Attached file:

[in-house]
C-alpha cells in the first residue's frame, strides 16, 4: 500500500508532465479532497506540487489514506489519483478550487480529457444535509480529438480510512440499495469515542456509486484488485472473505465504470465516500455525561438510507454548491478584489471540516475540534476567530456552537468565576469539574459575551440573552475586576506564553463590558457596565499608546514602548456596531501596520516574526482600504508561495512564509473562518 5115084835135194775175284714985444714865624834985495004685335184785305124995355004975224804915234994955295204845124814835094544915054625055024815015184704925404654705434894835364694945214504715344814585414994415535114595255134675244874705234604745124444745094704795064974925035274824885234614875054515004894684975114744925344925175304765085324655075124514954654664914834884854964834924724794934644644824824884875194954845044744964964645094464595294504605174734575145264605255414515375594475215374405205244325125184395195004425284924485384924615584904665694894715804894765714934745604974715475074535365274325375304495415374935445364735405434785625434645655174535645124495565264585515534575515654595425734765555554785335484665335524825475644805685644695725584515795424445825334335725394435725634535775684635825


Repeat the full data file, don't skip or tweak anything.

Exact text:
[in-house]
C-alpha cells in the first residue's frame, strides 16, 4: 500500500508532465479532497506540487489514506489519483478550487480529457444535509480529438480510512440499495469515542456509486484488485472473505465504470465516500455525561438510507454548491478584489471540516475540534476567530456552537468565576469539574459575551440573552475586576506564553463590558457596565499608546514602548456596531501596520516574526482600504508561495512564509473562518 5115084835135194775175284714985444714865624834985495004685335184785305124995355004975224804915234994955295204845124814835094544915054625055024815015184704925404654705434894835364694945214504715344814585414994415535114595255134675244874705234604745124444745094704795064974925035274824885234614875054515004894684975114744925344925175304765085324655075124514954654664914834884854964834924724794934644644824824884875194954845044744964964645094464595294504605174734575145264605255414515375594475215374405205244325125184395195004425284924485384924615584904665694894715804894765714934745604974715475074535365274325375304495415374935445364735405434785625434645655174535645124495565264585515534575515654595425734765555554785335484665335524825475644805685644695725584515795424445825334335725394435725634535775684635825